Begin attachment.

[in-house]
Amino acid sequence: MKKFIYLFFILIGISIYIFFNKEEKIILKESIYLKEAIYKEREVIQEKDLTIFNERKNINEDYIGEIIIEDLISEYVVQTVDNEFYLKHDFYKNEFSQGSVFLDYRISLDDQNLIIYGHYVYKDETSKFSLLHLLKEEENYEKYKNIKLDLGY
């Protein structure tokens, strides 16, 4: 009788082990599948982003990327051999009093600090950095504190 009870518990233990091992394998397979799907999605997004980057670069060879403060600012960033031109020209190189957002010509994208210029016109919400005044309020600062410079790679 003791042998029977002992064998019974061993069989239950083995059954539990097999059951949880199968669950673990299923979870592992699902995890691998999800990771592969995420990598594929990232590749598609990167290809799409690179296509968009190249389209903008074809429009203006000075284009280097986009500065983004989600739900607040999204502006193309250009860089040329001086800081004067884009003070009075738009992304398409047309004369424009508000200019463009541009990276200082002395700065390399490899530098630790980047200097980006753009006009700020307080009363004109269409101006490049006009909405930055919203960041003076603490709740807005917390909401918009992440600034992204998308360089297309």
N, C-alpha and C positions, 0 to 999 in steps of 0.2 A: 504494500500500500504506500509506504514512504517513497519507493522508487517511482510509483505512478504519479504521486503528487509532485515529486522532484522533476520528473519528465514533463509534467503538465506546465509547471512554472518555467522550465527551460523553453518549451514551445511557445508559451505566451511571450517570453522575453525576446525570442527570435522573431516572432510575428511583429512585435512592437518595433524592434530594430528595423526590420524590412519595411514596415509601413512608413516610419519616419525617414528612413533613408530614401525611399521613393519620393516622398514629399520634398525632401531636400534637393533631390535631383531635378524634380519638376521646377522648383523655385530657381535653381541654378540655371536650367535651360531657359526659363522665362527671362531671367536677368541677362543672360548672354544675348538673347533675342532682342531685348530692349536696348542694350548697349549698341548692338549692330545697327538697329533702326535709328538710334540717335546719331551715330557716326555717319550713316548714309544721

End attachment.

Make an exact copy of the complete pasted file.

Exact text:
[in-house]
Amino acid sequence: MKKFIYLFFILIGISIYIFFNKEEKIILKESIYLKEAIYKEREVIQEKDLTIFNERKNINEDYIGEIIIEDLISEYVVQTVDNEFYLKHDFYKNEFSQGSVFLDYRISLDDQNLIIYGHYVYKDETSKFSLLHLLKEEENYEKYKNIKLDLGY
């Protein structure tokens, strides 16, 4: 009788082990599948982003990327051999009093600090950095504190 009870518990233990091992394998397979799907999605997004980057670069060879403060600012960033031109020209190189957002010509994208210029016109919400005044309020600062410079790679 003791042998029977002992064998019974061993069989239950083995059954539990097999059951949880199968669950673990299923979870592992699902995890691998999800990771592969995420990598594929990232590749598609990167290809799409690179296509968009190249389209903008074809429009203006000075284009280097986009500065983004989600739900607040999204502006193309250009860089040329001086800081004067884009003070009075738009992304398409047309004369424009508000200019463009541009990276200082002395700065390399490899530098630790980047200097980006753009006009700020307080009363004109269409101006490049006009909405930055919203960041003076603490709740807005917390909401918009992440600034992204998308360089297309």
N, C-alpha and C positions, 0 to 999 in steps of 0.2 A: 504494500500500500504506500509506504514512504517513497519507493522508487517511482510509483505512478504519479504521486503528487509532485515529486522532484522533476520528473519528465514533463509534467503538465506546465509547471512554472518555467522550465527551460523553453518549451514551445511557445508559451505566451511571450517570453522575453525576446525570442527570435522573431516572432510575428511583429512585435512592437518595433524592434530594430528595423526590420524590412519595411514596415509601413512608413516610419519616419525617414528612413533613408530614401525611399521613393519620393516622398514629399520634398525632401531636400534637393533631390535631383531635378524634380519638376521646377522648383523655385530657381535653381541654378540655371536650367535651360531657359526659363522665362527671362531671367536677368541677362543672360548672354544675348538673347533675342532682342531685348530692349536696348542694350548697349549698341548692338549692330545697327538697329533702326535709328538710334540717335546719331551715330557716326555717319550713316548714309544721